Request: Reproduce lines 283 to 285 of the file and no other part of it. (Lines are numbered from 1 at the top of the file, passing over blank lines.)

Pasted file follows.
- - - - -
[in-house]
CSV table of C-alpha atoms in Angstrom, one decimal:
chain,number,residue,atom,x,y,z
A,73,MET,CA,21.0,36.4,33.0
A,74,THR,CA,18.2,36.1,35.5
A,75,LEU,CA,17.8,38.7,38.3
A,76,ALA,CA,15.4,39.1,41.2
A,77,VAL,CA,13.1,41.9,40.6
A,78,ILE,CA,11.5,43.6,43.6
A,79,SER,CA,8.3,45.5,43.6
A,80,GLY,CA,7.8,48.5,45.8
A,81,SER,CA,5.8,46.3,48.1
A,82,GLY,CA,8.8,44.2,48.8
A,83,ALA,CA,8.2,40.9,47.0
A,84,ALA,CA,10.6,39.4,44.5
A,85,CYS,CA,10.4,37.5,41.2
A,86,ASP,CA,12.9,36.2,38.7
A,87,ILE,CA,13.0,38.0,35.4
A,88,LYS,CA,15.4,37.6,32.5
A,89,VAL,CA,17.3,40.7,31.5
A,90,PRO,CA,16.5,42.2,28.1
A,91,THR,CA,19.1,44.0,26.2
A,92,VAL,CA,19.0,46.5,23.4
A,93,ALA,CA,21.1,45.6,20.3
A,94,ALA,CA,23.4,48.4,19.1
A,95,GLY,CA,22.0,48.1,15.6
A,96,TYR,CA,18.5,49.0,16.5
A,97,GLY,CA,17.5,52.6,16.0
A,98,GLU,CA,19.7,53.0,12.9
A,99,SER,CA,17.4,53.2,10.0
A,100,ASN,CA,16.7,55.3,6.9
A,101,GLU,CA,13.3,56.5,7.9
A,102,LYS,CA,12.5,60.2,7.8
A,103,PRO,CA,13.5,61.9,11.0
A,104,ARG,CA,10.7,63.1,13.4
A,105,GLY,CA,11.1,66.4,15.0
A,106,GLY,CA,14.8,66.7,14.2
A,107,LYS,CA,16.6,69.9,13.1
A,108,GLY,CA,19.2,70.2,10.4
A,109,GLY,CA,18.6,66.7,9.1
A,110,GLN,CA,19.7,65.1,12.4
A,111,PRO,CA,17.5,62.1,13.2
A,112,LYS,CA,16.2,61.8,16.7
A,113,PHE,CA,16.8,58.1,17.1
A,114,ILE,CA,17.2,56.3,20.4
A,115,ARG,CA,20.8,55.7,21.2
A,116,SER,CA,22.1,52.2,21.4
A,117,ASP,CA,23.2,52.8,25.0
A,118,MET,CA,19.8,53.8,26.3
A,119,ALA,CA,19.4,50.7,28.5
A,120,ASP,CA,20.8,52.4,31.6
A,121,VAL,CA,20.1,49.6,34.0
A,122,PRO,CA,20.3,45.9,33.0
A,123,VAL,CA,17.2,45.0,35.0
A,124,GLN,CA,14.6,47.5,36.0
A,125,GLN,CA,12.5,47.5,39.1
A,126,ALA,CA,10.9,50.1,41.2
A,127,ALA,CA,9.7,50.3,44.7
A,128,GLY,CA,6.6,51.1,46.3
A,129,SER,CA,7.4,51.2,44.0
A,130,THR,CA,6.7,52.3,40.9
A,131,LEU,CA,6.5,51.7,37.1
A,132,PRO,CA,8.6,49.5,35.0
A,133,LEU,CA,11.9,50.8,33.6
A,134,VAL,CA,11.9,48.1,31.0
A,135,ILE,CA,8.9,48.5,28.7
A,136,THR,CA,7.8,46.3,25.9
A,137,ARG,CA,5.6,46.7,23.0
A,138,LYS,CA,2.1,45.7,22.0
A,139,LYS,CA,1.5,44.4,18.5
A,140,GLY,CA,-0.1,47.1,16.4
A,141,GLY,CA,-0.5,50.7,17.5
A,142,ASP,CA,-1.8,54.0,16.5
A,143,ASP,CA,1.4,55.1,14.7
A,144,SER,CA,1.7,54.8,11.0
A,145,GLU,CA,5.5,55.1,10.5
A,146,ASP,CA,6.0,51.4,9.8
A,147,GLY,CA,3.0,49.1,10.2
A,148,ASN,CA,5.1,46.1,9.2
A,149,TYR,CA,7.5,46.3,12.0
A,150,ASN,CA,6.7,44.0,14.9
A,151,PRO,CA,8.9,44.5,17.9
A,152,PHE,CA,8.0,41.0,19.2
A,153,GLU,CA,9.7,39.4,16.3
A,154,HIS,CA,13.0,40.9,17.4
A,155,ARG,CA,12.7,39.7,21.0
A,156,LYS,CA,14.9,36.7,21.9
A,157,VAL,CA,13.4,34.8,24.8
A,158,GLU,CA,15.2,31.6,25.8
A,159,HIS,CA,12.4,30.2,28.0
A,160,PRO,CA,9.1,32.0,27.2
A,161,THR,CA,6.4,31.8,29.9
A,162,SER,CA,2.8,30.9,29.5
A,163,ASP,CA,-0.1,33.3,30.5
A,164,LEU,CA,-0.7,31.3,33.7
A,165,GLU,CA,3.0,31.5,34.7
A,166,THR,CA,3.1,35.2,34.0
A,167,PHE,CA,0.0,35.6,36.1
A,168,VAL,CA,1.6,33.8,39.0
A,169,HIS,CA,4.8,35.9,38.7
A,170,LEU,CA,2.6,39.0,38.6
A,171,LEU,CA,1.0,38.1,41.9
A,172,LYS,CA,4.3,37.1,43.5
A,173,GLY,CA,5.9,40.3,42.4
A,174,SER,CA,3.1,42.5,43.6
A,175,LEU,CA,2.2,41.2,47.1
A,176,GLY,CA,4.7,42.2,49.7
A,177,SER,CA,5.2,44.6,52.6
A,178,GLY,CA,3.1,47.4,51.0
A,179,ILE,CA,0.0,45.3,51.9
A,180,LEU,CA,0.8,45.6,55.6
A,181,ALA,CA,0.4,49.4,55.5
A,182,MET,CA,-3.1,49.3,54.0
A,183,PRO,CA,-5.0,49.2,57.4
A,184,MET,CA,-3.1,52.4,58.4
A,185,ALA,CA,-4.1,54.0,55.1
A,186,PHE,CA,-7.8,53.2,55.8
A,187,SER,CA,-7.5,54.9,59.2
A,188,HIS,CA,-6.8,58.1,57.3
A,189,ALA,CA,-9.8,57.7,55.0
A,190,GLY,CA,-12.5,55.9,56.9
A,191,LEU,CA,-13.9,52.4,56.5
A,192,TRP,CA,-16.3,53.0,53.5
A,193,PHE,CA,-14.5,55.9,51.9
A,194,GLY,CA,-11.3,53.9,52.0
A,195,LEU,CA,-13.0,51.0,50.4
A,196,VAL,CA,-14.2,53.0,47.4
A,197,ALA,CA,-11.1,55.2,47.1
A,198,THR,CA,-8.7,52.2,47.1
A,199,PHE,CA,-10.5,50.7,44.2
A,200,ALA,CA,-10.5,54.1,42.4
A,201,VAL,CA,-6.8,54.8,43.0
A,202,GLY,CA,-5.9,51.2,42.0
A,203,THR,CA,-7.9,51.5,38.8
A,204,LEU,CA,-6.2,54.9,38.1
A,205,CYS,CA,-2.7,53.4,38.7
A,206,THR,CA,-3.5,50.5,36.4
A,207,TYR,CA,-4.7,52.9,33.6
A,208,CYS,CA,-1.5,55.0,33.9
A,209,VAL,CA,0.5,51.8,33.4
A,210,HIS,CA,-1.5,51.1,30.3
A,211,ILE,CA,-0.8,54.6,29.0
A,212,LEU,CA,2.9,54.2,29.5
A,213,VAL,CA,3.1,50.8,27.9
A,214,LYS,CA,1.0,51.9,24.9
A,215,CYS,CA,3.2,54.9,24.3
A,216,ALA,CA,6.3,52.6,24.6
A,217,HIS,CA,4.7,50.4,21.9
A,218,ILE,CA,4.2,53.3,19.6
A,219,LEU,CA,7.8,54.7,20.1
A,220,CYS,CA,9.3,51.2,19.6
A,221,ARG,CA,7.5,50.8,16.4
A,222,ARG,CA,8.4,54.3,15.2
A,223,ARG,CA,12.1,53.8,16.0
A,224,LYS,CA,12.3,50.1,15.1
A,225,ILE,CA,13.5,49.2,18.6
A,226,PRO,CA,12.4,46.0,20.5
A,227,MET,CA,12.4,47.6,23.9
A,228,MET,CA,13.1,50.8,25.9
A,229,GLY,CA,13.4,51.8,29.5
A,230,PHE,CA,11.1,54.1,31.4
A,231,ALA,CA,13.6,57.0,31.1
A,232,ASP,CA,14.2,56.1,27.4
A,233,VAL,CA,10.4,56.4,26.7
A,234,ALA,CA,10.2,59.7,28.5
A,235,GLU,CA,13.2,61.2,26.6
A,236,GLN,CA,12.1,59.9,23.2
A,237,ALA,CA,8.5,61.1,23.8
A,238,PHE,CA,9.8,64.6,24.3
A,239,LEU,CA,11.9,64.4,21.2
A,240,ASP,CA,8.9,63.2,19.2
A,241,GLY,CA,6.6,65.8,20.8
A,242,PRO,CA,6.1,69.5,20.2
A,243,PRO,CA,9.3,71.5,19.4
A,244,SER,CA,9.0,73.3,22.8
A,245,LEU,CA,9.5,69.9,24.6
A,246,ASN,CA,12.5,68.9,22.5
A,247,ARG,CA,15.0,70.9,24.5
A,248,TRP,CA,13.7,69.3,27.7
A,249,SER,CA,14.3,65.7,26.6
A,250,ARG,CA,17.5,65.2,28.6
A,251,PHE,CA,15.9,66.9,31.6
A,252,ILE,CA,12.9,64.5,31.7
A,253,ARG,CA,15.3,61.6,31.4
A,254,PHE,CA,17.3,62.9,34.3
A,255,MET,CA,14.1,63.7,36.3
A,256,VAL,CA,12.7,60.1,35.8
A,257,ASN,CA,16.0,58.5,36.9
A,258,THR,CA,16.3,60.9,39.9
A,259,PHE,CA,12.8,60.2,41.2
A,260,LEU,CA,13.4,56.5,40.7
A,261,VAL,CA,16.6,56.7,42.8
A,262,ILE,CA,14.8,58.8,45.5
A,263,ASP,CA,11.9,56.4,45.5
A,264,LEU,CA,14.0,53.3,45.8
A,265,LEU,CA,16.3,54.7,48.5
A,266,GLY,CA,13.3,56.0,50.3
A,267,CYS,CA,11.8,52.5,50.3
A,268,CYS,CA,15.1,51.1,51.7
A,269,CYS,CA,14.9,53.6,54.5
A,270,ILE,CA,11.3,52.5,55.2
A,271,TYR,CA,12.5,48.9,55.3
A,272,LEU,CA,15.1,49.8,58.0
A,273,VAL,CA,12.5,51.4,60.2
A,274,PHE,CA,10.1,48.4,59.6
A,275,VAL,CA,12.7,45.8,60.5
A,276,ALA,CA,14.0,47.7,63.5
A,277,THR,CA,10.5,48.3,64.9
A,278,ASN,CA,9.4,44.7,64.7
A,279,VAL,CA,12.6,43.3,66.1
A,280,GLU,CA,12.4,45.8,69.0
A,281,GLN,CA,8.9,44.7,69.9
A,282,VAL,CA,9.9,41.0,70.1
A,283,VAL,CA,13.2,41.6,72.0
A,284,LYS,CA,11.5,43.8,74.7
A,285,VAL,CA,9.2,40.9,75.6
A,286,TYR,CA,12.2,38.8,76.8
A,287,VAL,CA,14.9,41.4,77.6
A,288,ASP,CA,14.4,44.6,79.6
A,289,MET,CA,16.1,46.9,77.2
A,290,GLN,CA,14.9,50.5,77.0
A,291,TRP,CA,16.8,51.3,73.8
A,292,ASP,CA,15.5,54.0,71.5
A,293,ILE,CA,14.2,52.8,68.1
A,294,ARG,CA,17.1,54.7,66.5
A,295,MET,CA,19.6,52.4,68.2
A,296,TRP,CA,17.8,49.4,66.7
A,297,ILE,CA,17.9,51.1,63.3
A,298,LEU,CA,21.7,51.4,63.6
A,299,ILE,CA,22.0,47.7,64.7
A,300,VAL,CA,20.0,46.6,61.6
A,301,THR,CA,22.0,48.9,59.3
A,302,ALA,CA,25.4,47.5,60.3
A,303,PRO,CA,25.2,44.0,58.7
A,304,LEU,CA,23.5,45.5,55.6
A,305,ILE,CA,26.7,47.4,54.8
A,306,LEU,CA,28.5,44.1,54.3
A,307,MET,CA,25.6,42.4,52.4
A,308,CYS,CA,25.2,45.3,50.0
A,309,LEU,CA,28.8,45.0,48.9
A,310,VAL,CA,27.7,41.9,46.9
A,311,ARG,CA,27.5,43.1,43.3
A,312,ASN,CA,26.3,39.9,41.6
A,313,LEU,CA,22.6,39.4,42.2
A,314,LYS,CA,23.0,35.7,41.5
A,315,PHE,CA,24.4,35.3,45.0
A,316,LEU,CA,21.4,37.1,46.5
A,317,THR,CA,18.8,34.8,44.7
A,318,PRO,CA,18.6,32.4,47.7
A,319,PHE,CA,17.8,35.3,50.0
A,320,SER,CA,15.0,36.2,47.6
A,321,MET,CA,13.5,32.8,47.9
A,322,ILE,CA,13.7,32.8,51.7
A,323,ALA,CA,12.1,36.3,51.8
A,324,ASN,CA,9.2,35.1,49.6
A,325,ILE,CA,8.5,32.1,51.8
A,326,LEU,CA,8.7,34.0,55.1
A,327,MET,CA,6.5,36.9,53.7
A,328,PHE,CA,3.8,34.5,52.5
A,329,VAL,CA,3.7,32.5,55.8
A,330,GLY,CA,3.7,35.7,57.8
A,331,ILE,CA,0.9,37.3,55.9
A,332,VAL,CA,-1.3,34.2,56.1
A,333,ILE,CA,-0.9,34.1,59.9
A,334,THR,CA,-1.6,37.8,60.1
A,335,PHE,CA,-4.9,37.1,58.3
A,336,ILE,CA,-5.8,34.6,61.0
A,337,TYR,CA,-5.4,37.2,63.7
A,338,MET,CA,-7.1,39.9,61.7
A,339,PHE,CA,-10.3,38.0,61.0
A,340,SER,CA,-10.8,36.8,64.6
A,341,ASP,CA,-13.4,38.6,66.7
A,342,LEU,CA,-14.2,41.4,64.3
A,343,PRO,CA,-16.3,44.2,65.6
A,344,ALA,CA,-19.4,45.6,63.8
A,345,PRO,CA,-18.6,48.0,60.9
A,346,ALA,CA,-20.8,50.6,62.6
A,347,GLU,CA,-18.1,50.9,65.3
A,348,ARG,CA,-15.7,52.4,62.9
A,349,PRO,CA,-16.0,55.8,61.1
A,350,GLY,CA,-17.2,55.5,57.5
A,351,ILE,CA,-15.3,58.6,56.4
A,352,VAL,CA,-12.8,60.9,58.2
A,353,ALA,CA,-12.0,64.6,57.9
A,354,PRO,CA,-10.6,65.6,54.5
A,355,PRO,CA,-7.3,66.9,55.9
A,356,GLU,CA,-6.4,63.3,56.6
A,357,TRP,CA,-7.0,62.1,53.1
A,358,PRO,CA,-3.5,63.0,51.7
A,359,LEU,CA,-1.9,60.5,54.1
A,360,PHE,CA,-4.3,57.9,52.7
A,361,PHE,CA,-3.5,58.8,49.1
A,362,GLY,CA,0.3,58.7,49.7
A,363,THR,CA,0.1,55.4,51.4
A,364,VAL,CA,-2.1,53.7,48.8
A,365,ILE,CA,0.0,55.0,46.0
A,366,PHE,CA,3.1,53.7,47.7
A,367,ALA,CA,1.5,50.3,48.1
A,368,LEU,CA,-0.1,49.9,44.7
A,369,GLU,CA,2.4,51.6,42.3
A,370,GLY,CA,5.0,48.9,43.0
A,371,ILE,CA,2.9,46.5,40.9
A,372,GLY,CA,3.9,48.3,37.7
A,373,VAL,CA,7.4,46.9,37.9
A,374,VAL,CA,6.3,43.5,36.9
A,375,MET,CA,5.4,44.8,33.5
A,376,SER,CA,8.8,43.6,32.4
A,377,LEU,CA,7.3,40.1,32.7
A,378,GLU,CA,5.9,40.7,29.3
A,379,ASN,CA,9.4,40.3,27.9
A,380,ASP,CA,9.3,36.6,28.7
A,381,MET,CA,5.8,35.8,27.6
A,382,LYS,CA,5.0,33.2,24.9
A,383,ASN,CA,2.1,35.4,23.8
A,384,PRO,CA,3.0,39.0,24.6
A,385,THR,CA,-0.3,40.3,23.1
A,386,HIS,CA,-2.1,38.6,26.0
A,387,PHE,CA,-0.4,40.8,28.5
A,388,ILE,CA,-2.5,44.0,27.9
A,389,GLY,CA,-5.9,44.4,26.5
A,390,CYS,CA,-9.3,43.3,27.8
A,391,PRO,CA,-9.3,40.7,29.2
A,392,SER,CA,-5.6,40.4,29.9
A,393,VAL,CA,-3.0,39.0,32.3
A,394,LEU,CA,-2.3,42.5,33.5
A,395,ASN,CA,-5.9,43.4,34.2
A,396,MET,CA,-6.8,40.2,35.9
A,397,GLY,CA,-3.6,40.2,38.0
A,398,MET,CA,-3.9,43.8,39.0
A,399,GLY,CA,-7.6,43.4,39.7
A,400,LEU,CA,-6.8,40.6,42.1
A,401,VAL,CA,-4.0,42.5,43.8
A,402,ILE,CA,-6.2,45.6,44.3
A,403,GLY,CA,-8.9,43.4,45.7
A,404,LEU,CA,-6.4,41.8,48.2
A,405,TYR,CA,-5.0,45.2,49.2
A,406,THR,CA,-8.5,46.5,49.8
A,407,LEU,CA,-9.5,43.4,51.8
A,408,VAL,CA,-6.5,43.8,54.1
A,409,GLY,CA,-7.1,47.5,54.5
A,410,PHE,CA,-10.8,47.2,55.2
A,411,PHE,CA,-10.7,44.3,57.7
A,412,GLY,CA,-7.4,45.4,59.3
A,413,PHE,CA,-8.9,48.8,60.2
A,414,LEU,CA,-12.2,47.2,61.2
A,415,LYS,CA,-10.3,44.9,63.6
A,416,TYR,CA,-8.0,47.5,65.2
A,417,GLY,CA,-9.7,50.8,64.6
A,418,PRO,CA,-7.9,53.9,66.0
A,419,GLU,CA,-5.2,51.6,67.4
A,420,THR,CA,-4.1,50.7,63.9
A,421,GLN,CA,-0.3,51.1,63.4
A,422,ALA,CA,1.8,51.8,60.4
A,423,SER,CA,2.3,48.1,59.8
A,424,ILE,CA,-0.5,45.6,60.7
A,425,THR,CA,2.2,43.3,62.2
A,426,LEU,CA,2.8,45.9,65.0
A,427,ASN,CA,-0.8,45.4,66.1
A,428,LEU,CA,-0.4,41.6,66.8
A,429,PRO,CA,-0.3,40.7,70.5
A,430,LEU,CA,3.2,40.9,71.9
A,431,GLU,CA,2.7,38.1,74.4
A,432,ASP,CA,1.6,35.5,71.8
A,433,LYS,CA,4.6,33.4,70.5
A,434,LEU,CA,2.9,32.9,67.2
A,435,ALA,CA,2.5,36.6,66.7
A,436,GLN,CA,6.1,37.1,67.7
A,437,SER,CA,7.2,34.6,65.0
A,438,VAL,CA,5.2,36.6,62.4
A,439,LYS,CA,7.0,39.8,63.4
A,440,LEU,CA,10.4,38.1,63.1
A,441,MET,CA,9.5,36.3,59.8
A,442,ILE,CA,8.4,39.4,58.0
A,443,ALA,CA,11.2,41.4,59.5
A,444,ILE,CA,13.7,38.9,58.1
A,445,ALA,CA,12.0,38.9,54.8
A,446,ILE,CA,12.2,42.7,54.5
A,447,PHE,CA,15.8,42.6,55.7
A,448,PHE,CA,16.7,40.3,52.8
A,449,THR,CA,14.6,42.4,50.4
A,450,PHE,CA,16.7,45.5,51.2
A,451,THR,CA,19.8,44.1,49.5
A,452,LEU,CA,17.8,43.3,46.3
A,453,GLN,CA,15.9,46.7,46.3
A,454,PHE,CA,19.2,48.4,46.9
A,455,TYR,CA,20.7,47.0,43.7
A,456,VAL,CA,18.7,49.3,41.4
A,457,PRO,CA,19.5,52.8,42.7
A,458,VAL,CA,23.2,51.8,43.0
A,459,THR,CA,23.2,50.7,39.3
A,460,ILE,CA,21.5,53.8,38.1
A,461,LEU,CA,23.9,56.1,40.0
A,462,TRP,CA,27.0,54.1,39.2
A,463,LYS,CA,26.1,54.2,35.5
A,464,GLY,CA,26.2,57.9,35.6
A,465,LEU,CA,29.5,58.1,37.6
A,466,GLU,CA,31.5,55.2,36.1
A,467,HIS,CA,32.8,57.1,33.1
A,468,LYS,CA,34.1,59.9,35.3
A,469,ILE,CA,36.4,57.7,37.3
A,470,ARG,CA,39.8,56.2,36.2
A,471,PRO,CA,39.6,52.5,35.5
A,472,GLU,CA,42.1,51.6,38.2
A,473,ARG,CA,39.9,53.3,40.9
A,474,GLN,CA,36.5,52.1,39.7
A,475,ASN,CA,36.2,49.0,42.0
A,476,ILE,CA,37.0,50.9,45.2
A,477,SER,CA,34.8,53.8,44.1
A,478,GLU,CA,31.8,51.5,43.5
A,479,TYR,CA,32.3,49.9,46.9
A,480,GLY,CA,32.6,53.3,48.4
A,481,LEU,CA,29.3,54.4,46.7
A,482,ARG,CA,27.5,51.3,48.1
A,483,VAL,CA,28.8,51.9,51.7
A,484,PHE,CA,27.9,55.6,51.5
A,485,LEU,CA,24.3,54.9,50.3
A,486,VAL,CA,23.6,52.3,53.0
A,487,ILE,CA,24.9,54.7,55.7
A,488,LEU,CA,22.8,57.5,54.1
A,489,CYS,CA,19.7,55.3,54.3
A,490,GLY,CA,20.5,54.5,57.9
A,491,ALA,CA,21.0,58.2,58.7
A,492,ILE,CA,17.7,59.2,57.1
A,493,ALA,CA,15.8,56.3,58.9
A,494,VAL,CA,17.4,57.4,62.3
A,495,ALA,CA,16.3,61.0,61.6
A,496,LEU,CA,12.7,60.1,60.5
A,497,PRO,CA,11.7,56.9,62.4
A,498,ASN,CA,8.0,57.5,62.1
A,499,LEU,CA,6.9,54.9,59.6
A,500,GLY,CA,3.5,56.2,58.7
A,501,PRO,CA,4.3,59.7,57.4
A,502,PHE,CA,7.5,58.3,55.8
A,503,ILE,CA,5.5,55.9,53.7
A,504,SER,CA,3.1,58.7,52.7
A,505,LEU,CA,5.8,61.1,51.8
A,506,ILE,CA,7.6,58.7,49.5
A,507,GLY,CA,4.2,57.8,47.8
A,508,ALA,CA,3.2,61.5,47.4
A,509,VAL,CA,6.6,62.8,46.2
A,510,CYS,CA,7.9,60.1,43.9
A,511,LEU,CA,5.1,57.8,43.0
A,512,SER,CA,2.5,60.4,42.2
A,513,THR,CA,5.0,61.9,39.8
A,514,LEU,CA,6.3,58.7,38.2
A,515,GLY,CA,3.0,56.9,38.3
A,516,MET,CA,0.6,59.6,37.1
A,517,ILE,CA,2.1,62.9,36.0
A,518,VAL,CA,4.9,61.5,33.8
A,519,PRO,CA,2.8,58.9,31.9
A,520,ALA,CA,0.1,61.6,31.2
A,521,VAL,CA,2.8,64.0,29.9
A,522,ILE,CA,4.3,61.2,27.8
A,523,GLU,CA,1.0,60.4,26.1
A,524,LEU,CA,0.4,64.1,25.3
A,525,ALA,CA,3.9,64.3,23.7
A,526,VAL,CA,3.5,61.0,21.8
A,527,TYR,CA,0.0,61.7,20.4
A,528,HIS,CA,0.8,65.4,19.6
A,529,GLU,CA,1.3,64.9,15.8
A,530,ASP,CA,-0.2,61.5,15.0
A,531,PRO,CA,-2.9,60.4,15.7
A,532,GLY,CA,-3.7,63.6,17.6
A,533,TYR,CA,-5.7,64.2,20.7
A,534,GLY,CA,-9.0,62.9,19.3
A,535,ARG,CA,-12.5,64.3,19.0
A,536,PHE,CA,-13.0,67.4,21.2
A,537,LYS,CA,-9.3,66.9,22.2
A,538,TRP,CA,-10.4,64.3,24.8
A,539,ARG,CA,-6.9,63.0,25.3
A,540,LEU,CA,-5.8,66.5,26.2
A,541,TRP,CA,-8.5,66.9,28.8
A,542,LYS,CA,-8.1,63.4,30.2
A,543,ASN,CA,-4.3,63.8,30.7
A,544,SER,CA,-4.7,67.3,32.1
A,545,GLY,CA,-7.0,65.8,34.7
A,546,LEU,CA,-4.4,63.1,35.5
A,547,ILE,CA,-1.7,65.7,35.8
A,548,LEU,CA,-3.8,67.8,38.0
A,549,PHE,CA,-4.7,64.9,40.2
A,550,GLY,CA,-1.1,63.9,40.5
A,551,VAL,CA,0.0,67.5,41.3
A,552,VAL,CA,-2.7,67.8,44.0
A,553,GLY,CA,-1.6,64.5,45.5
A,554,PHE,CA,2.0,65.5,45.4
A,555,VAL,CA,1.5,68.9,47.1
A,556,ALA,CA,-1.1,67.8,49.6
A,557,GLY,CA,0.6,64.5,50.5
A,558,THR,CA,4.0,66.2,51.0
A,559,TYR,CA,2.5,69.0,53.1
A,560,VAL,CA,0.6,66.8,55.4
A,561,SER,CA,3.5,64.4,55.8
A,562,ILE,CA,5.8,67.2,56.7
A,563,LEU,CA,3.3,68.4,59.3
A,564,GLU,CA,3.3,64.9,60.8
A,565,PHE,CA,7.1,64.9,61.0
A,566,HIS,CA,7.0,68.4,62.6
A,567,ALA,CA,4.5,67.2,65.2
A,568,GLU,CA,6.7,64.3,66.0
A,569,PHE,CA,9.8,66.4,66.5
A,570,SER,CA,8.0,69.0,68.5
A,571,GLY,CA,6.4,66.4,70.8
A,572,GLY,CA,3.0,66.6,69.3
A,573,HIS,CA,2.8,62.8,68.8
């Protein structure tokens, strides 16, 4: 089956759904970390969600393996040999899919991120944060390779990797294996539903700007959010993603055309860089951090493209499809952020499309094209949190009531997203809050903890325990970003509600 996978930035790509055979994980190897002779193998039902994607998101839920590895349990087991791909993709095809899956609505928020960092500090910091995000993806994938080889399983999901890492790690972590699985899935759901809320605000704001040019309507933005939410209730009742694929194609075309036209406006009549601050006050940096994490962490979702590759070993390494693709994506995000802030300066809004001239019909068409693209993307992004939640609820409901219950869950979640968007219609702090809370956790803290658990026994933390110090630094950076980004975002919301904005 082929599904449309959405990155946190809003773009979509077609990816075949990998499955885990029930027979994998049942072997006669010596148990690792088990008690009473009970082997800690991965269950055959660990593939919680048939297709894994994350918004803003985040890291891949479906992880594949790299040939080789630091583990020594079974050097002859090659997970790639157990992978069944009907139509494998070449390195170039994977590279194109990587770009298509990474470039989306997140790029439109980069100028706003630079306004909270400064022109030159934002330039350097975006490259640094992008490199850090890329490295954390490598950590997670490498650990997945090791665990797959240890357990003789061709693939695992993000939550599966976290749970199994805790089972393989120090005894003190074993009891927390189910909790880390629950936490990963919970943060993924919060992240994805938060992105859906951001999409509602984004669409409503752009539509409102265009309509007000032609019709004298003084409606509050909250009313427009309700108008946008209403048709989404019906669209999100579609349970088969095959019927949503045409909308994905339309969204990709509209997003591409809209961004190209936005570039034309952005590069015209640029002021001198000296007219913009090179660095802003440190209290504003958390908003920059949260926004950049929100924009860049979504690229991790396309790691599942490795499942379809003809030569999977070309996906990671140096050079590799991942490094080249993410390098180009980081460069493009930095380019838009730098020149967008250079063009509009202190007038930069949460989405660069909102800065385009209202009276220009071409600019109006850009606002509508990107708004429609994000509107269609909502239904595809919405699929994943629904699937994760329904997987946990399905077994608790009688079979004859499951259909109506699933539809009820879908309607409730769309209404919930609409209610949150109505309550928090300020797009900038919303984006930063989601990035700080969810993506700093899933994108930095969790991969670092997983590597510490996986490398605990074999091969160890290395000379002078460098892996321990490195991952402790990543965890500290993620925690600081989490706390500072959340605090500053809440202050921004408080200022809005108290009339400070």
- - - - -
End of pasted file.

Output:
A,352,VAL,CA,-12.8,60.9,58.2
A,353,ALA,CA,-12.0,64.6,57.9
A,354,PRO,CA,-10.6,65.6,54.5